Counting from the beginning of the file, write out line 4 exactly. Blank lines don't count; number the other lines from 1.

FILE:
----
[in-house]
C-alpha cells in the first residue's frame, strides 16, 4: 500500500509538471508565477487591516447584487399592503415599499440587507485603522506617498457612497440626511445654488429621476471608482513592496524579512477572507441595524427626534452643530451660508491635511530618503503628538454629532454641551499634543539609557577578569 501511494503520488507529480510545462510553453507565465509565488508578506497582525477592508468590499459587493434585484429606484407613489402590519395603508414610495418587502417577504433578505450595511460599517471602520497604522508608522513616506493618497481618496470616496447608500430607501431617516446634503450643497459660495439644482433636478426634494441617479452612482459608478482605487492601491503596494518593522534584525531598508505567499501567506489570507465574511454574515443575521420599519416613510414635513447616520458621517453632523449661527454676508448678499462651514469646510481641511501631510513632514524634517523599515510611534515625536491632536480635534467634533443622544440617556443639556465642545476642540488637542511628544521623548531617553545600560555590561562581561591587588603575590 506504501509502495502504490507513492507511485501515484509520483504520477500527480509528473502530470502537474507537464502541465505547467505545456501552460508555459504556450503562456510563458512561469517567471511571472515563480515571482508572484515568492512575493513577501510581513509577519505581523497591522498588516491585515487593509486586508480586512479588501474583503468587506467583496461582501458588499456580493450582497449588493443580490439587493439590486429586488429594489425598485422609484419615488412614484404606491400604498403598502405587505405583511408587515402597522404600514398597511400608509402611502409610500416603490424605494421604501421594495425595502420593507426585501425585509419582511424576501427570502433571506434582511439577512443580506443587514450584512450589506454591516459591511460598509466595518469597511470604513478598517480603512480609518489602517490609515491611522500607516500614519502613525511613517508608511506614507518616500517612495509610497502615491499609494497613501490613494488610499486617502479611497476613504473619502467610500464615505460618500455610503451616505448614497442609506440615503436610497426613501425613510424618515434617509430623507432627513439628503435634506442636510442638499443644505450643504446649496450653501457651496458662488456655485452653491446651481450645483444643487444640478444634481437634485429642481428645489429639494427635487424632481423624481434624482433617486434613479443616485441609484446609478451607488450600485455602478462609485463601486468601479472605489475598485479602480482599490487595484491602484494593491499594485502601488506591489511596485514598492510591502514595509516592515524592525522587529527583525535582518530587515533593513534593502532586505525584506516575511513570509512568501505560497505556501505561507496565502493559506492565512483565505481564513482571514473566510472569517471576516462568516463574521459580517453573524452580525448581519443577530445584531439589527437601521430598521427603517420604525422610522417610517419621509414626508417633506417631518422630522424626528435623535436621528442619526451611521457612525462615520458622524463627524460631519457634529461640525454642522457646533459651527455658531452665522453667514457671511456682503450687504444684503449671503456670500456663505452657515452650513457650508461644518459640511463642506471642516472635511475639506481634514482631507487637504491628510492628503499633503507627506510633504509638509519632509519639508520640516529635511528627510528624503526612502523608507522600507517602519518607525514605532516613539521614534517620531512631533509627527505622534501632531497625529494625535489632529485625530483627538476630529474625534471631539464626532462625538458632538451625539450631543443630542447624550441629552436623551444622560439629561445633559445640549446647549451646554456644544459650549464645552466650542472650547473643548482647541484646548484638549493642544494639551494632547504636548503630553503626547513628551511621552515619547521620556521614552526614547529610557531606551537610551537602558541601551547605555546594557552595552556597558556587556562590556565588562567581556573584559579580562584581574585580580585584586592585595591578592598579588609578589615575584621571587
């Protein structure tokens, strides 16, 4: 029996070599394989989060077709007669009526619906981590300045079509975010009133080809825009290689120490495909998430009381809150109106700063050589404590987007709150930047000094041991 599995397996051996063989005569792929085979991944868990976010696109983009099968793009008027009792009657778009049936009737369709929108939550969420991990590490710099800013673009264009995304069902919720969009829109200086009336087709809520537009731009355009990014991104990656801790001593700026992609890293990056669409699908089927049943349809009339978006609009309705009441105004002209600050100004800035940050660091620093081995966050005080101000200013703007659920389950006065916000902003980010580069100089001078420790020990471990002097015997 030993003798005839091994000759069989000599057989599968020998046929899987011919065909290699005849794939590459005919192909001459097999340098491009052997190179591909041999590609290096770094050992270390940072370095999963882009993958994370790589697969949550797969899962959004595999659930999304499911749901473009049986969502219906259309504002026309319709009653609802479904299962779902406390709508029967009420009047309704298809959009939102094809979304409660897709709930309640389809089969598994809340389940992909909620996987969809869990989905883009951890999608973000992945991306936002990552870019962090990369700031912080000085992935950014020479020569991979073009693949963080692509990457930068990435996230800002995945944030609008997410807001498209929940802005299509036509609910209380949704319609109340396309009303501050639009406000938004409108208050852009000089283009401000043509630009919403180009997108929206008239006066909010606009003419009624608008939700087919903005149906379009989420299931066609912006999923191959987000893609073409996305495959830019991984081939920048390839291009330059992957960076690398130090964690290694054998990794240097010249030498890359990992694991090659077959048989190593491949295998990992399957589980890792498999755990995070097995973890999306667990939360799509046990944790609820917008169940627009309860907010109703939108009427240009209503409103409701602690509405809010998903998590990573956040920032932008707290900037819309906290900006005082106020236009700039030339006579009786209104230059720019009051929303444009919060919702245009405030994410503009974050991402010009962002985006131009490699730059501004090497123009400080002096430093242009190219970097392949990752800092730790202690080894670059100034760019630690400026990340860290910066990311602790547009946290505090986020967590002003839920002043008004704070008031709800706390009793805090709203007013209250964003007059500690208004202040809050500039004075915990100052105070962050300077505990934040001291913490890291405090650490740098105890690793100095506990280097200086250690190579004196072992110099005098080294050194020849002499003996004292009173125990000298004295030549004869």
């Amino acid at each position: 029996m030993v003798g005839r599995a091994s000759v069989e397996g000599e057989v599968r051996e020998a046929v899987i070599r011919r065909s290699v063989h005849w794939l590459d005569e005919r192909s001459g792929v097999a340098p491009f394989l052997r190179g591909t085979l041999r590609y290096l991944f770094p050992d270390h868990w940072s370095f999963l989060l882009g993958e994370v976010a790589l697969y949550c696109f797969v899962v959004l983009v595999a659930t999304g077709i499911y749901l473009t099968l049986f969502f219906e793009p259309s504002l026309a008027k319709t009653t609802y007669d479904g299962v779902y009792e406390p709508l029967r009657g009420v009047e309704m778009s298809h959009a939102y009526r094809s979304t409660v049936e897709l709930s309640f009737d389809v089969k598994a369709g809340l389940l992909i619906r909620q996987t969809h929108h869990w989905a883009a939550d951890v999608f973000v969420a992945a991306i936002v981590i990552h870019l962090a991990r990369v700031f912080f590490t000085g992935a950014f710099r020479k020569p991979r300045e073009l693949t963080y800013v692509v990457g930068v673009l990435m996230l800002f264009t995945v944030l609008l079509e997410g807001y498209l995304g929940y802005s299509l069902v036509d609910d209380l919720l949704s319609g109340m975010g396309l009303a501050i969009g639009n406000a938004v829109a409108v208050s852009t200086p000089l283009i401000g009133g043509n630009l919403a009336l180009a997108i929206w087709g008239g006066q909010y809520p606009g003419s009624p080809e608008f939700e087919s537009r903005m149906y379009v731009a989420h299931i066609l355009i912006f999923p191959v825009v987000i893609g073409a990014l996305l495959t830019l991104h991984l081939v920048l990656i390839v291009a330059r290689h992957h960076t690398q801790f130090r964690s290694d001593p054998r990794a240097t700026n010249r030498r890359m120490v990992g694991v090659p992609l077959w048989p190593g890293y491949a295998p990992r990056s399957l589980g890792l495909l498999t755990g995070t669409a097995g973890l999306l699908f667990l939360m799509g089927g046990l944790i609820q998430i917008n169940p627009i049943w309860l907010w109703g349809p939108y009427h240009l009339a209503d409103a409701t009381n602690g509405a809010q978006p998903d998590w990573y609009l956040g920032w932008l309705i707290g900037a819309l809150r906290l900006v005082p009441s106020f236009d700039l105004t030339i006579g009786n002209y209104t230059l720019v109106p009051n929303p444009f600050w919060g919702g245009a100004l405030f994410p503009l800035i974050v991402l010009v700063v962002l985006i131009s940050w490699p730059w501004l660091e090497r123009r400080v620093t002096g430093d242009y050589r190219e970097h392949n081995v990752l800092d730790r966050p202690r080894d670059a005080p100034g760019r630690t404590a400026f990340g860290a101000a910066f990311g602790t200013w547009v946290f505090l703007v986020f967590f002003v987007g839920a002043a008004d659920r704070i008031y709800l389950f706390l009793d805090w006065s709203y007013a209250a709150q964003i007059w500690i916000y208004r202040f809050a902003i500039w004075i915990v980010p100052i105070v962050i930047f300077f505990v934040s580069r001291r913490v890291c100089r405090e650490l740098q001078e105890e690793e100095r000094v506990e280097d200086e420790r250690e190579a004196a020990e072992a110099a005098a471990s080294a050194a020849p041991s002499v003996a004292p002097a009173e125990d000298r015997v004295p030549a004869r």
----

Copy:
């Amino acid at each position: 029996m030993v003798g005839r599995a091994s000759v069989e397996g000599e057989v599968r051996e020998a046929v899987i070599r011919r065909s290699v063989h005849w794939l590459d005569e005919r192909s001459g792929v097999a340098p491009f394989l052997r190179g591909t085979l041999r590609y290096l991944f770094p050992d270390h868990w940072s370095f999963l989060l882009g993958e994370v976010a790589l697969y949550c696109f797969v899962v959004l983009v595999a659930t999304g077709i499911y749901l473009t099968l049986f969502f219906e793009p259309s504002l026309a008027k319709t009653t609802y007669d479904g299962v779902y009792e406390p709508l029967r009657g009420v009047e309704m778009s298809h959009a939102y009526r094809s979304t409660v049936e897709l709930s309640f009737d389809v089969k598994a369709g809340l389940l992909i619906r909620q996987t969809h929108h869990w989905a883009a939550d951890v999608f973000v969420a992945a991306i936002v981590i990552h870019l962090a991990r990369v700031f912080f590490t000085g992935a950014f710099r020479k020569p991979r300045e073009l693949t963080y800013v692509v990457g930068v673009l990435m996230l800002f264009t995945v944030l609008l079509e997410g807001y498209l995304g929940y802005s299509l069902v036509d609910d209380l919720l949704s319609g109340m975010g396309l009303a501050i969009g639009n406000a938004v829109a409108v208050s852009t200086p000089l283009i401000g009133g043509n630009l919403a009336l180009a997108i929206w087709g008239g006066q909010y809520p606009g003419s009624p080809e608008f939700e087919s537009r903005m149906y379009v731009a989420h299931i066609l355009i912006f999923p191959v825009v987000i893609g073409a990014l996305l495959t830019l991104h991984l081939v920048l990656i390839v291009a330059r290689h992957h960076t690398q801790f130090r964690s290694d001593p054998r990794a240097t700026n010249r030498r890359m120490v990992g694991v090659p992609l077959w048989p190593g890293y491949a295998p990992r990056s399957l589980g890792l495909l498999t755990g995070t669409a097995g973890l999306l699908f667990l939360m799509g089927g046990l944790i609820q998430i917008n169940p627009i049943w309860l907010w109703g349809p939108y009427h240009l009339a209503d409103a409701t009381n602690g509405a809010q978006p998903d998590w990573y609009l956040g920032w932008l309705i707290g900037a819309l809150r906290l900006v005082p009441s106020f236009d700039l105004t030339i006579g009786n002209y209104t230059l720019v109106p009051n929303p444009f600050w919060g919702g245009a100004l405030f994410p503009l800035i974050v991402l010009v700063v962002l985006i131009s940050w490699p730059w501004l660091e090497r123009r400080v620093t002096g430093d242009y050589r190219e970097h392949n081995v990752l800092d730790r966050p202690r080894d670059a005080p100034g760019r630690t404590a400026f990340g860290a101000a910066f990311g602790t200013w547009v946290f505090l703007v986020f967590f002003v987007g839920a002043a008004d659920r704070i008031y709800l389950f706390l009793d805090w006065s709203y007013a209250a709150q964003i007059w500690i916000y208004r202040f809050a902003i500039w004075i915990v980010p100052i105070v962050i930047f300077f505990v934040s580069r001291r913490v890291c100089r405090e650490l740098q001078e105890e690793e100095r000094v506990e280097d200086e420790r250690e190579a004196a020990e072992a110099a005098a471990s080294a050194a020849p041991s002499v003996a004292p002097a009173e125990d000298r015997v004295p030549a004869r």